By Chuck Strouse
By Scott Fishman
By Terrence McCoy
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By Ciara LaVelle, Kat Bein, Carolina Del Busto, and Liz Tracy
By Pepe Billete
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By Kyle Swenson
A mean little piece of land along the Miami River gained brief notoriety last month as the site of the so-called pizza murder. A thirteen-year-old boy, who had brought some pizzas to share with others who frequented the spot, shot and killed a homeless man for taking two slices instead of one. For a few days television and newspaper reports dwelled on the killer kid and the problems experienced by people living and working in the area -- heavy drug and prostitution traffic, all headquartered on that grassy plot on the river's south bank beneath the Metrorail tracks. But the tragedy, eclipsed in shock value by the murders of two foreign tourists only days earlier, faded quickly from public awareness.
Ironically, just the day before the shooting, Fran Bohnsack had been on the phone with the Metro-Dade Transit Agency leasing office; the county owns the 400-by-100-foot lot in question. As executive director of the Miami River Marine Group, a trade association of shippers, Bohnsack had been trying for about a month to arrange for one of her members, Miami Ship Services, to lease the parcel. Miami Ship Services president Jim Brown had hit on the idea of storing empty cargo containers on the land, which lies just east of his shipping terminal property. The motivation was twofold: expand the company's operations, and clean up the blighted area.
"My guys are scared stiff," says Chris Colt, security chief for Miami Ship Services and a feisty former ship's captain who says he sometimes brings his Uzi to keep him company in the security station. He tells of a daily and nightly procession of rapes, knifings, and threats. "As a matter of fact, just before the shooting, the midnight [shift] guy quit. He couldn't take it. All the stuff going on. Druggies going down there doing their business. Prostitutes." Miami Police Department spokesman David Magnusson says police aren't called to that location often, but it is known as a perennial problem: "Lots of transients, lots of drugs."
An incongruous paved bike trail leads from SW Sixth Street to the place, a shaded spot lying east of the procession of massive concrete columns supporting the Metrorail tracks high above. A half-collapsed hut of planks and pallets, with a filthy yellowish blanket draped on top and an Indian blanket on the pallet floor, leans against a palm tree. Both the makeshift shack and a nearby lawn chair have the dirt-dull, camouflaged look of things that have been in the wild so long they are being consumed by the elements. Mounds of waterlogged debris, foam rubber, pieces of wood, plastic bottles, are sunk in the riverbank's black mud.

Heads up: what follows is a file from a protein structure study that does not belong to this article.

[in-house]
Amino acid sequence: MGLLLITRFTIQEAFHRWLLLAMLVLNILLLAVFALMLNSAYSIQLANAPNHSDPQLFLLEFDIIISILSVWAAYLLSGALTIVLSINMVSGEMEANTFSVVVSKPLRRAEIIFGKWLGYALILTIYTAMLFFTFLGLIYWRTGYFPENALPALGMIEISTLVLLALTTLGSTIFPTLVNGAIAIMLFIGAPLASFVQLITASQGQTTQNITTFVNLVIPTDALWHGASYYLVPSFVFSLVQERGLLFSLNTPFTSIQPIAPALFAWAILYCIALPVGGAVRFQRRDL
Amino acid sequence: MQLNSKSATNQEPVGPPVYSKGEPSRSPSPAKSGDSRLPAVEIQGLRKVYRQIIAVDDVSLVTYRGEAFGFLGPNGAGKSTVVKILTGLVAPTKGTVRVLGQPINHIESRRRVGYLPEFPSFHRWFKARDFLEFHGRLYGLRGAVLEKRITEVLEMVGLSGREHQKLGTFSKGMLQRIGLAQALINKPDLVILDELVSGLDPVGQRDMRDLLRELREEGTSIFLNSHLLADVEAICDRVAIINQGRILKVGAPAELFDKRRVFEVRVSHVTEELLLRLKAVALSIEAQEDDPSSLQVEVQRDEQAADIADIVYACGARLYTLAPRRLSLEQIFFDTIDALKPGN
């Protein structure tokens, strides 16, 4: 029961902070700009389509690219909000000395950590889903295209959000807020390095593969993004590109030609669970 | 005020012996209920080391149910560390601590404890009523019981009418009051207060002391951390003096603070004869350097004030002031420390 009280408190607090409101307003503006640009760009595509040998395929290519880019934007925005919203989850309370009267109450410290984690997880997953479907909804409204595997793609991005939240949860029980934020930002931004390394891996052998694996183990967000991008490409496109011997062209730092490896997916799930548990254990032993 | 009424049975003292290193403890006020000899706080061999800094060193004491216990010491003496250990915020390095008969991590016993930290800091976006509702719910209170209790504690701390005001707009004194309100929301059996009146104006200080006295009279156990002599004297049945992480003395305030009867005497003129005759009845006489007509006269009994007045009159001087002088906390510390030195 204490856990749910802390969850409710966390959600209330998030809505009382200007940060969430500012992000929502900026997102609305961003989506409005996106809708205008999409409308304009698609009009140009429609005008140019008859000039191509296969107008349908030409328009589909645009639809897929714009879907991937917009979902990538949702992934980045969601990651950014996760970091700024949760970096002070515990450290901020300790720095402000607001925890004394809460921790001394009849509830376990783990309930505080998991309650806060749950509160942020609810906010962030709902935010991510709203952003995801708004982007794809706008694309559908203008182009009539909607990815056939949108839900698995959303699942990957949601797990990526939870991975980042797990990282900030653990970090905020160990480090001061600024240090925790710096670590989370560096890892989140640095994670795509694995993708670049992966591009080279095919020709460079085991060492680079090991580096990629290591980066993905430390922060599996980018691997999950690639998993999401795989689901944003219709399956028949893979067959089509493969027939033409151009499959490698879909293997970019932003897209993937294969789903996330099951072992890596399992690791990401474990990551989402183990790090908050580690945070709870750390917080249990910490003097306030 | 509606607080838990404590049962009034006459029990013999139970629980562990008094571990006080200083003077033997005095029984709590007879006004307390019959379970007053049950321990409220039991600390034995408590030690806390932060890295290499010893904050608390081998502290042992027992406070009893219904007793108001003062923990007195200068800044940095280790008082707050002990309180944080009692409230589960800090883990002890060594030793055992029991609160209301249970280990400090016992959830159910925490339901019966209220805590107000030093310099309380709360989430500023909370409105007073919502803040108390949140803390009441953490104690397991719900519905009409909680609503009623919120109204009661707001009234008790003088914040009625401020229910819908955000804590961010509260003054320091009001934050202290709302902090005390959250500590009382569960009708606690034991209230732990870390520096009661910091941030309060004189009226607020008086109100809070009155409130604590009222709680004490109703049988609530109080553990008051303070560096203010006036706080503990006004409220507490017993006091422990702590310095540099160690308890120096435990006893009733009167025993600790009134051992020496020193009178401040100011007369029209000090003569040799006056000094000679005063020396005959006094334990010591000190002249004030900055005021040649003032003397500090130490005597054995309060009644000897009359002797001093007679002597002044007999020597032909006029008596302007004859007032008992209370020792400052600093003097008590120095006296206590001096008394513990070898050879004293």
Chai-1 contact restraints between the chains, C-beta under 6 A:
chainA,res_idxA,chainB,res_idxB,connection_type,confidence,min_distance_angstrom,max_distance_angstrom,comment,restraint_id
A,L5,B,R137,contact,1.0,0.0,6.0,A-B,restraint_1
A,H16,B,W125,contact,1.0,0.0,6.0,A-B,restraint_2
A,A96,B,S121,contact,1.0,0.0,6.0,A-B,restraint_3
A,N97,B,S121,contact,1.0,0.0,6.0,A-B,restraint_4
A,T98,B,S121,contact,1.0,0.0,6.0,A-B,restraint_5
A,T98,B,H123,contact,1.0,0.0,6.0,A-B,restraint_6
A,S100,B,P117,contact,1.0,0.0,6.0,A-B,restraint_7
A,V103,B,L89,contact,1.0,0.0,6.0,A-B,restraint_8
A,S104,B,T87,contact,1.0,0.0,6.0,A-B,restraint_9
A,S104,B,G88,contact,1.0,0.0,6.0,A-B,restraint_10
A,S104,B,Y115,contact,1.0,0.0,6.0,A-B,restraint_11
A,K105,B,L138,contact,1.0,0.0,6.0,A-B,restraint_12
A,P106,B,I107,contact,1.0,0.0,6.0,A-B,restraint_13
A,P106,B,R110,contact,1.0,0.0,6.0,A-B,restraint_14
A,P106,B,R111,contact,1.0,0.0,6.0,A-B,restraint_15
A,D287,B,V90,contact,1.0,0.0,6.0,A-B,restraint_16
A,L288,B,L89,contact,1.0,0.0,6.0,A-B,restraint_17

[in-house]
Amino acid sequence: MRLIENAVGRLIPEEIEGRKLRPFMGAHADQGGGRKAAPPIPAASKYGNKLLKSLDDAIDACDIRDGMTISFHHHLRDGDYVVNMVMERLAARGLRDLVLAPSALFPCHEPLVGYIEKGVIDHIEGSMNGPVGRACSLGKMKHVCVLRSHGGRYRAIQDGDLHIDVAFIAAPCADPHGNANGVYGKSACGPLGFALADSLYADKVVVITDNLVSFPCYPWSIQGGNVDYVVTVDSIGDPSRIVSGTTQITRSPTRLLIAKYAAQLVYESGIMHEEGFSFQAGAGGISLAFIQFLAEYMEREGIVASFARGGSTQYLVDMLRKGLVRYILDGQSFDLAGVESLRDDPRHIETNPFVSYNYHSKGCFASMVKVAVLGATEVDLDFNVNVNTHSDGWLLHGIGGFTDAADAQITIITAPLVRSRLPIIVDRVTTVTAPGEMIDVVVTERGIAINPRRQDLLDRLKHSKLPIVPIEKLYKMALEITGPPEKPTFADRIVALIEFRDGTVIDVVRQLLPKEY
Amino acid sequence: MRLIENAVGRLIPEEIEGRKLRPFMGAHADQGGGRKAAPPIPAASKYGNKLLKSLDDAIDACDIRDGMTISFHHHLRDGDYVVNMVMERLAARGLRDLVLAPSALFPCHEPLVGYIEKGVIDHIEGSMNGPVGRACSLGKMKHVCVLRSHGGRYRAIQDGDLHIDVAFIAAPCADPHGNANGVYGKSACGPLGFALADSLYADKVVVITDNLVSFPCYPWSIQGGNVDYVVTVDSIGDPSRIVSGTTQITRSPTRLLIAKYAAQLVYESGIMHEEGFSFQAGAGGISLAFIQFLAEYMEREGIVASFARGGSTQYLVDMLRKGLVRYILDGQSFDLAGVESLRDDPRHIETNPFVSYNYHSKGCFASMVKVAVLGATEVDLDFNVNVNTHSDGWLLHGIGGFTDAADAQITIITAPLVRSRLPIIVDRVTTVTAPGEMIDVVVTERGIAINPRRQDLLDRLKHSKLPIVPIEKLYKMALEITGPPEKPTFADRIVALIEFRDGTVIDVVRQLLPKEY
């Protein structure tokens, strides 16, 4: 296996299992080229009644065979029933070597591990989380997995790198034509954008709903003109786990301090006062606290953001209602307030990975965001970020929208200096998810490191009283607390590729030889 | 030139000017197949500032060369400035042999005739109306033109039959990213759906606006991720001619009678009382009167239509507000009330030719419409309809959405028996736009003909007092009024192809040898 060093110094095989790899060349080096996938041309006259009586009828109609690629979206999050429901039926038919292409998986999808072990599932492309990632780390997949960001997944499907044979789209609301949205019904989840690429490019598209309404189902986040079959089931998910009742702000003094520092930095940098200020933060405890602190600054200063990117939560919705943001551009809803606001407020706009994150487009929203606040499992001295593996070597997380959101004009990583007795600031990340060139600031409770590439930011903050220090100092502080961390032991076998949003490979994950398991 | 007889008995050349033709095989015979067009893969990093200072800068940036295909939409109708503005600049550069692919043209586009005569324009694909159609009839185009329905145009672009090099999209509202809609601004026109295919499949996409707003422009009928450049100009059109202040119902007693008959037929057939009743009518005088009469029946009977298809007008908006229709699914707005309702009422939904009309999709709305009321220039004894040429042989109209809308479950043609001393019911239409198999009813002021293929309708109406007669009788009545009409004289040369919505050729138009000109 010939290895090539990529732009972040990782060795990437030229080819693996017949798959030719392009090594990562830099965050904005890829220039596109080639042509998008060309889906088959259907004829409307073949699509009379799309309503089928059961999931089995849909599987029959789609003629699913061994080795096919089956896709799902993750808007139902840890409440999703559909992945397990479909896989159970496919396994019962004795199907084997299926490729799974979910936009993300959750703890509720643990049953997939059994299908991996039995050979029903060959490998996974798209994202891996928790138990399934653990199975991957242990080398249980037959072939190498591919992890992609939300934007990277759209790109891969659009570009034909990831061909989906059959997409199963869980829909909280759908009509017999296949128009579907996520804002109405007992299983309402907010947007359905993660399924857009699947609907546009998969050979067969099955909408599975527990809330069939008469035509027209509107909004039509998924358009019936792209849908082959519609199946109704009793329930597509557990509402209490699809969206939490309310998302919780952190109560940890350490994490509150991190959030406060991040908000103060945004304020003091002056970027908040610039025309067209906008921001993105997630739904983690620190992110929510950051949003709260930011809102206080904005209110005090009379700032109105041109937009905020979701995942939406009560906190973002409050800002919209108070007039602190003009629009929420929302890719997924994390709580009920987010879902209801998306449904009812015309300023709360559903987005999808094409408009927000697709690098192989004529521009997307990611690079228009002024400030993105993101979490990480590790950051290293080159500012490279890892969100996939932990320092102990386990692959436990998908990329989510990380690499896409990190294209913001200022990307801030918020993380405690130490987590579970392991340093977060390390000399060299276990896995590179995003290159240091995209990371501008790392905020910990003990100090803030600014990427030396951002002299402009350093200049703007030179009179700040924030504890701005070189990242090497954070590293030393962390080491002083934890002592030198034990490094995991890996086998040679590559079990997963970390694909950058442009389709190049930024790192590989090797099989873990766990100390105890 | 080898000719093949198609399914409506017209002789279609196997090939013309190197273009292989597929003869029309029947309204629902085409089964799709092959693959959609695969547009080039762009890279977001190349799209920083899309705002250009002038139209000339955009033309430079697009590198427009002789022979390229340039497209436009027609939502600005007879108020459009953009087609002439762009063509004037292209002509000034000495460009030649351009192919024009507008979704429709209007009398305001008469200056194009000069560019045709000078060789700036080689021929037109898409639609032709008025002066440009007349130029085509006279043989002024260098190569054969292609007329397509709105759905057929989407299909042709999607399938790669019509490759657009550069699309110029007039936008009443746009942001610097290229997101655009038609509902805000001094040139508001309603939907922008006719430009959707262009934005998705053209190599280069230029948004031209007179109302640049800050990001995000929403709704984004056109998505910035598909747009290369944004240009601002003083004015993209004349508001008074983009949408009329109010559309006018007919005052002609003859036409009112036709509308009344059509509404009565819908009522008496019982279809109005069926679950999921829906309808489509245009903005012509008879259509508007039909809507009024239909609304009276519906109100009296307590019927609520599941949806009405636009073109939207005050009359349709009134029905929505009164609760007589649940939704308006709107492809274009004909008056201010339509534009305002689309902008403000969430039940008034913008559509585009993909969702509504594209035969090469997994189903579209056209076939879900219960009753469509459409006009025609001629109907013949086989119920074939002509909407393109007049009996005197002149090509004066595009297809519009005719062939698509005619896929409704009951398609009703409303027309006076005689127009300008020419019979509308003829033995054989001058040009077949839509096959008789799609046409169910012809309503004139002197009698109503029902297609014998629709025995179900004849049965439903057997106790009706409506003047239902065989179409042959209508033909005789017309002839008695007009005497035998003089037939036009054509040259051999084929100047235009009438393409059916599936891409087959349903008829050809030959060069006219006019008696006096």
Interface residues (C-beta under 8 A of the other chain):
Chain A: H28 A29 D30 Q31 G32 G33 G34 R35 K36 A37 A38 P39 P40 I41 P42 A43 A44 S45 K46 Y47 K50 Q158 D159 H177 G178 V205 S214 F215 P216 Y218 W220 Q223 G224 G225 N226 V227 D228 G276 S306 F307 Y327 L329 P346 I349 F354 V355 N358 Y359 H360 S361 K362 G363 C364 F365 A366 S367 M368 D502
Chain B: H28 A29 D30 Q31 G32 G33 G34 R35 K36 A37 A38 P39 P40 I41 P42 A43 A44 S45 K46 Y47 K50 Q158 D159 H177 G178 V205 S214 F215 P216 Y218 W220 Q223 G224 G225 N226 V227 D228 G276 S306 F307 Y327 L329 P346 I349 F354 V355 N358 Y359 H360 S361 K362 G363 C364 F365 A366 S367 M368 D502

On that day before the shooting, Bohnsack learned from the county's leasing office that her proposal was unacceptable. "We didn't meet the criteria," she recalls. And what are those criteria? The primary concern, explains Judy Emerson, economic development specialist for the transit agency, was that the county property under Metrorail's tracks be kept clear for emergency and maintenance equipment. (Occasionally, Emerson says, some land under the tracks is leased or used for parking.) "But that's not a problem," Bohnsack contends, "because we could do it however they wanted and leave plenty of access." On the other side of the river, in any case, access under the Metrorail tracks appears to be blocked by a congregation of ramshackle lean-tos and moldy furniture.
"The other thing, though certainly of lesser importance, is the aesthetics of it," Emerson notes of the proposal to stack cargo containers in an area where containers are everywhere. "Basically the area under the guide way is considered a park." She hadn't been aware, she says, that the pizza murder happened in that park. "But from what my facilities people have told me, they said certainly there is some crime, but not a whole lot. It hasn't been vandalism or anything that would be very obvious to us."
Bohnsack hasn't given up quite yet. Earlier this month she put in another request with the county to reconsider her offer in light of the shooting. So far she hasn't gotten a response. Neither Bohnsack nor Emerson has any idea what the actual lease price of the parcel might be. Obviously the issues go beyond money. "Cargo containers are aesthetically unpleasing, as we all know; they smack of blue collar," Bohnsack asserts with only a touch of sarcasm. "So instead of having an unsightly storage area protected by 24-hour security, we have a county property where thugs dominate.